Because of Mr. Flynn’s prior ties to Russian officials, F.B.I. agents had been scrutinizing him as part of the early stage of the investigation into Russia’s election meddling and whether any Trump campaign associates had conspired in that interference. But the bureau had decided to close its file on Mr. Flynn when his calls with the ambassador and his lies to his colleagues about them raised a new reason to be suspicious.
The F.B.I. decided to question Mr. Flynn about the calls to see what he would say, and on Jan. 24, 2017, as the national security adviser to the newly installed President Trump, Mr. Flynn provided to two agents a false description of his calls. Soon after, Mr. Trump ousted him, saying it was because he had lied to Vice President Mike Pence about the calls.
The office of Robert S. Mueller III, the special counsel later appointed to lead the Trump-Russia investigation, eventually struck a deal with Mr. Flynn’s original legal team under which he would cooperate and plead guilty to one count of making a false statement to resolve his legal liability both for that interview and for failing to register as a paid foreign agent of Turkey in 2016 and then signing forms in 2017 lying about the nature of that work.
But over time, Mr. Flynn’s case started to become a political cause for Mr. Trump and his supporters. Last year, Mr. Flynn changed legal teams and ceased cooperating with the Justice Department, and this year, he sought to withdraw his guilty plea. Mr. Barr then directed prosecutors to ask the judge to dismiss the case rather than sentence him.
Mr. Flynn’s new defense lawyer, Sidney Powell, had privately lobbied Mr. Barr to appoint an outsider to scour the case file for material that could be used to accuse investigators and prosecutors of misconduct, engineering a similar outcome to the department’s 2009 dismissal of a corruption case against a senator after his conviction.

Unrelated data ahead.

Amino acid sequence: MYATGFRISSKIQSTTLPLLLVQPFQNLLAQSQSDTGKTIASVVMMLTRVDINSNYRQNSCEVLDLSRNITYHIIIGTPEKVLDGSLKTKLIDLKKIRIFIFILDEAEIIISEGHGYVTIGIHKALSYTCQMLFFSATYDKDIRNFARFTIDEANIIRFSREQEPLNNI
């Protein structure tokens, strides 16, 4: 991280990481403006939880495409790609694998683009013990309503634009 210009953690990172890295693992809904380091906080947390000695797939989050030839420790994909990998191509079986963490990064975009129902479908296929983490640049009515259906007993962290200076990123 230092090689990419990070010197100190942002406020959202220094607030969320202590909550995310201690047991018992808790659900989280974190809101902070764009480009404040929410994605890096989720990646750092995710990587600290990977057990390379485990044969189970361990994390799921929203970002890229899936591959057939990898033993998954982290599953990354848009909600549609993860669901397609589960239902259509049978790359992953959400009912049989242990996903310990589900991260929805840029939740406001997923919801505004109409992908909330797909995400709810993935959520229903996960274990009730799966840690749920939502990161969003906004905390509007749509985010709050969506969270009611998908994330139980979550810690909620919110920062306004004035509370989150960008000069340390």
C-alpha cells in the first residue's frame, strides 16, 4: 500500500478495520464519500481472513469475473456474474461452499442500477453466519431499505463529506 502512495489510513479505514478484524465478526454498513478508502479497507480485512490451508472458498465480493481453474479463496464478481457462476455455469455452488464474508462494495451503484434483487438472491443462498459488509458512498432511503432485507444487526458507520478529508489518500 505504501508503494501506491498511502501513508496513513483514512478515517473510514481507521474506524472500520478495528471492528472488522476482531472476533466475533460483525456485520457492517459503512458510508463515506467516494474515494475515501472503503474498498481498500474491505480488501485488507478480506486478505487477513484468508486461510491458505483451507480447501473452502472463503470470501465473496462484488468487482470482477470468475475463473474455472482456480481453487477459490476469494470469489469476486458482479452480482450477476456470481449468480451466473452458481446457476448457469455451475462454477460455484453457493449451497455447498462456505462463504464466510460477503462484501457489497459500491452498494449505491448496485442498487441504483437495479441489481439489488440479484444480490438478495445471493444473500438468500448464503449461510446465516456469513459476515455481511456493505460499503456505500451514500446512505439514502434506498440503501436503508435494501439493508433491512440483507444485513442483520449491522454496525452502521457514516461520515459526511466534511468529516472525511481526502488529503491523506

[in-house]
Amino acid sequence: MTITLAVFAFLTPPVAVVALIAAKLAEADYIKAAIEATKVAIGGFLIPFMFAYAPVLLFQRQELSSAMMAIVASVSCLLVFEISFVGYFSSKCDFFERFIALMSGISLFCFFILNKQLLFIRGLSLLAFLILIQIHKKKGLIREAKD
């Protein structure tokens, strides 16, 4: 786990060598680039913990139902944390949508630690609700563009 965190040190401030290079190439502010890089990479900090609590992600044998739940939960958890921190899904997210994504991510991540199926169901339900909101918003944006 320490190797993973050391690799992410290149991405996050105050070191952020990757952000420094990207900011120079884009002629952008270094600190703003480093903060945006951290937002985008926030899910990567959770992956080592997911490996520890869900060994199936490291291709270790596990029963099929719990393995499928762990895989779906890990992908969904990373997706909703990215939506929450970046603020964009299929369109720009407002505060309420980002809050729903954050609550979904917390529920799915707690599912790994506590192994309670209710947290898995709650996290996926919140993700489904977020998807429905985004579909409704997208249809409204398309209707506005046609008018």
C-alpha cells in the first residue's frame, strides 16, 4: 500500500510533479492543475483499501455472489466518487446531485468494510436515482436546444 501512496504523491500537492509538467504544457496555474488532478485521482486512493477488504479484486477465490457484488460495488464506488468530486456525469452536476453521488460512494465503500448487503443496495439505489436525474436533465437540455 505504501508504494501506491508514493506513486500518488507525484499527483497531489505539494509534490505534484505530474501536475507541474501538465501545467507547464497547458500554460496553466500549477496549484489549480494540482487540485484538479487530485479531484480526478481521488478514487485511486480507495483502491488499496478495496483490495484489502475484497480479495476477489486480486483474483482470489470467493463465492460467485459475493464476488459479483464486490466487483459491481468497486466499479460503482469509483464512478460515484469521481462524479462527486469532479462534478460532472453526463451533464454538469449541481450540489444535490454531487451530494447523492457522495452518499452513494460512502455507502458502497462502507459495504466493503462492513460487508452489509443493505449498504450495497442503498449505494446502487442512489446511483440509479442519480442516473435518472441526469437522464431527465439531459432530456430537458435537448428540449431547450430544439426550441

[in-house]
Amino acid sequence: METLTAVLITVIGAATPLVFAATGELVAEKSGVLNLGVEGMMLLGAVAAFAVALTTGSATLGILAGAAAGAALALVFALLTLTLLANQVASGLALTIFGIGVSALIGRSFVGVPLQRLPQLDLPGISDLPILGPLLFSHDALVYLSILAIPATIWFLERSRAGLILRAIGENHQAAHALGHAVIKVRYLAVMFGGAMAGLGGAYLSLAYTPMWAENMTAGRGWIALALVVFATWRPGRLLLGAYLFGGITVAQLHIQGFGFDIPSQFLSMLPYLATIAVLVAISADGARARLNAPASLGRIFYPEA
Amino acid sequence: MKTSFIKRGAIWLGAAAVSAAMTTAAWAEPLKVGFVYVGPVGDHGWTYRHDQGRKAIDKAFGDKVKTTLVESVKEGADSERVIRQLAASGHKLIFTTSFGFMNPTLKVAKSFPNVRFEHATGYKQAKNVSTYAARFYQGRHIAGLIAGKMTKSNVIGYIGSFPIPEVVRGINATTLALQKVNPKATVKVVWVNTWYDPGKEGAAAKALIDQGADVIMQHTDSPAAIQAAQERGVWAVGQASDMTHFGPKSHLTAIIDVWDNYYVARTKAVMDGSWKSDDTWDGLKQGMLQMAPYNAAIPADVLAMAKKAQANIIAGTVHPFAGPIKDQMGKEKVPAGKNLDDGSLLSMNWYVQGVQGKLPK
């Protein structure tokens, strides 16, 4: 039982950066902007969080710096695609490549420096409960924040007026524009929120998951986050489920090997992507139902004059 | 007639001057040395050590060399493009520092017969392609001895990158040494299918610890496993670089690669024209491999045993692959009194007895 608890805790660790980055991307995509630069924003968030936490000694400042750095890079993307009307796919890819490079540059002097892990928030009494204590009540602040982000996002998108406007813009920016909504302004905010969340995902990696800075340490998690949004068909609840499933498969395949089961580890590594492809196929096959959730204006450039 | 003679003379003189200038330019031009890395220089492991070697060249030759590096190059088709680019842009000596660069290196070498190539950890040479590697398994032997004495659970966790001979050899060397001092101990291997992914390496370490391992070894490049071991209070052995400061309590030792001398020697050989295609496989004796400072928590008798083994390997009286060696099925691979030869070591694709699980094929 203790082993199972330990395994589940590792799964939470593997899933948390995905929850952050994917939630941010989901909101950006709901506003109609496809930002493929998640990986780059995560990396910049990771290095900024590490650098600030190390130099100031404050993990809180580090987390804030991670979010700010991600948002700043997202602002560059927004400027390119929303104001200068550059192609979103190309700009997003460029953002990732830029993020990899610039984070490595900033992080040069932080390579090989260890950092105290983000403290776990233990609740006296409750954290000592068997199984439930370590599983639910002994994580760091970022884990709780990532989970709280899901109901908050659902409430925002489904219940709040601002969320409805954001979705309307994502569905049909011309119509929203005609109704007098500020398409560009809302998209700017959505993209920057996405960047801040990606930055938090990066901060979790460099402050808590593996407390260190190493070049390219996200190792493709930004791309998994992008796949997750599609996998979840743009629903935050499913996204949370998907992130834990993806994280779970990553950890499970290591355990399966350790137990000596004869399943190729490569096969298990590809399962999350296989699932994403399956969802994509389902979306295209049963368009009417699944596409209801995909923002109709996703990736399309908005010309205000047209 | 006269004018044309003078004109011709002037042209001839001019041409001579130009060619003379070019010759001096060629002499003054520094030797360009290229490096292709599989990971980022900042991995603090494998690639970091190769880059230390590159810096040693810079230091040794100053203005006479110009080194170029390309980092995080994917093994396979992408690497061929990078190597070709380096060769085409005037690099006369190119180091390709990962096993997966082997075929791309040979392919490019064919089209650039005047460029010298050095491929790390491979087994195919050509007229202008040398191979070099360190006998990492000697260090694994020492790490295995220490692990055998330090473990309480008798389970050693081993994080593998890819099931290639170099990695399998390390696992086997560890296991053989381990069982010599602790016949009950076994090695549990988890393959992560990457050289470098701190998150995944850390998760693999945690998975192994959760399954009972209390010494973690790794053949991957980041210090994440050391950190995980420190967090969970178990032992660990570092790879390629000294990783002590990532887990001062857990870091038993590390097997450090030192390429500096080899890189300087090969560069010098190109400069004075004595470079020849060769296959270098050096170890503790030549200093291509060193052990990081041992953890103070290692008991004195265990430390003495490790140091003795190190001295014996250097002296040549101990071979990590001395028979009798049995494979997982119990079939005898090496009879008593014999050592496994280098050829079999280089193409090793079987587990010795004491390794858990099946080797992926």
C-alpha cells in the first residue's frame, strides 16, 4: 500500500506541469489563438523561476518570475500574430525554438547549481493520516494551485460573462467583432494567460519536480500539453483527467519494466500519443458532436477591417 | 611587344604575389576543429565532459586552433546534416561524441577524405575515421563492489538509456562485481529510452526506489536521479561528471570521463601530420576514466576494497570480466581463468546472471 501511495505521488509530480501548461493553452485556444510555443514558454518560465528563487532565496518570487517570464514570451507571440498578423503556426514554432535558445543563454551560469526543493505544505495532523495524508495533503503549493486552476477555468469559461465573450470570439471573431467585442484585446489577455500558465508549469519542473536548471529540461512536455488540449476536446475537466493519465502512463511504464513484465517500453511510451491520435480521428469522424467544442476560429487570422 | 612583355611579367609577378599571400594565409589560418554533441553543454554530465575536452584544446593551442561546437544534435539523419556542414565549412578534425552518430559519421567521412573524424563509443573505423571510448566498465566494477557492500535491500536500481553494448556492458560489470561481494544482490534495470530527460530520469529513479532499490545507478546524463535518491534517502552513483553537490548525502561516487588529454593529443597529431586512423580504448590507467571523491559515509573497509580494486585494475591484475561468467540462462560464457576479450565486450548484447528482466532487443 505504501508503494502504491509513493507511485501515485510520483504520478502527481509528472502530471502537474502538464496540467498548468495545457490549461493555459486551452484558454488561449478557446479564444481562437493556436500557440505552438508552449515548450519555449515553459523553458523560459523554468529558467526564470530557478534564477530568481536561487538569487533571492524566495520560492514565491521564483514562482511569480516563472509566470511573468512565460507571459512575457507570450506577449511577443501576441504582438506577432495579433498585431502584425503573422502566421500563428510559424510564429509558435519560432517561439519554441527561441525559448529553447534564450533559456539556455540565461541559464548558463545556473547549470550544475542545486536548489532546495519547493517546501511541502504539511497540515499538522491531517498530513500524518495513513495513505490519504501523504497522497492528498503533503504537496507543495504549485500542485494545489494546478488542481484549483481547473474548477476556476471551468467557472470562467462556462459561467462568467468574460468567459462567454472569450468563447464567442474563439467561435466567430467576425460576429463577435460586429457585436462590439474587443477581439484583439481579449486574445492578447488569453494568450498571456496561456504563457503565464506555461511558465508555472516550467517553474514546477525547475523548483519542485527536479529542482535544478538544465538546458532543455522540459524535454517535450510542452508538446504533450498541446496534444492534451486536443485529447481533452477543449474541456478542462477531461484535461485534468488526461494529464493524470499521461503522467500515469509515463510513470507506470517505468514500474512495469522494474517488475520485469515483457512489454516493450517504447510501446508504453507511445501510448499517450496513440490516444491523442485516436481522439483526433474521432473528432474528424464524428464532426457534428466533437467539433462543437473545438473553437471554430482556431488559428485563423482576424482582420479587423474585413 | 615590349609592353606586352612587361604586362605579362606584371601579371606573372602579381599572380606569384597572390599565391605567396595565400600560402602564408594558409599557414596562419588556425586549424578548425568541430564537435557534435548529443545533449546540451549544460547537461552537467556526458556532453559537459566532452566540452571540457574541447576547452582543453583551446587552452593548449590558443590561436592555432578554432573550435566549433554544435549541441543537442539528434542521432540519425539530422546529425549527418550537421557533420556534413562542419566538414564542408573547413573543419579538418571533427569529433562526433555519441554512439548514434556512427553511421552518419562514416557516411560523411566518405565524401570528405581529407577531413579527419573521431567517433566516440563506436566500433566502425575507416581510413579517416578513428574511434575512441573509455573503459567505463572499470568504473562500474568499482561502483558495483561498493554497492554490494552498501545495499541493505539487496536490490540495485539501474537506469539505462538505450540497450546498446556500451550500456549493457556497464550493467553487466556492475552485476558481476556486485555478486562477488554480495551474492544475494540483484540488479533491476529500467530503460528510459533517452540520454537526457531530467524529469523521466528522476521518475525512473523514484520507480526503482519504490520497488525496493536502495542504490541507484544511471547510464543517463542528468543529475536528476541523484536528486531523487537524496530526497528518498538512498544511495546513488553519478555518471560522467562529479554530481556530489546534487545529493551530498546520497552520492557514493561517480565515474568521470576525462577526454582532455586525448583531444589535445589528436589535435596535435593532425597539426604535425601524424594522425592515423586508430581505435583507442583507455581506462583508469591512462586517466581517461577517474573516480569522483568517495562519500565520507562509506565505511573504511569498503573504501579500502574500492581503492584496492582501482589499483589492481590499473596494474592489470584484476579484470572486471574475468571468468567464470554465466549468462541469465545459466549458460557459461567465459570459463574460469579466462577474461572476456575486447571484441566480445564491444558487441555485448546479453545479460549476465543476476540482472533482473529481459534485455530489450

Mr. Barr did so, and the department has turned over to the defense files showing that the F.B.I. was aggressive when it interviewed him, violating bureaucratic protocol by unilaterally sending agents to talk to him even though there were unresolved deliberations with Justice Department leaders about how to do so and whether to alert the White House counsel.
Among other things, the department also disclosed that the F.B.I. had decided to close the inquiry into Mr. Flynn before the issue of his calls and his lies to colleagues about them arose. Because the file was still open, however, the F.B.I. used it to question him.
Mr. Barr’s Justice Department, while not embracing Ms. Powell’s accusations that prosecutors committed misconduct, argued that the uncertain status of the Flynn inquiry at the time agents questioned him meant that Mr. Flynn’s lies were not a crime because they were not connected to a legitimate investigation.
In June, John Gleeson, a former mafia prosecutor and retired judge appointed by Judge Sullivan to critique the government’s arguments, filed a scathing brief contending that prosecutors’ rationale made no sense and must be cover for a corrupt and politically motivated decision. The Justice Department disputed that idea.
It has not been clear whether Judge Sullivan agrees. He had been set to hold a hearing on the matter before the appeals court panel voted last month to hold that he had no authority to scrutinize the basis for Mr. Barr’s decision. The dissenting judge on the panel accused his colleagues of “grievously” overstepping their authority, and Judge Sullivan appealed.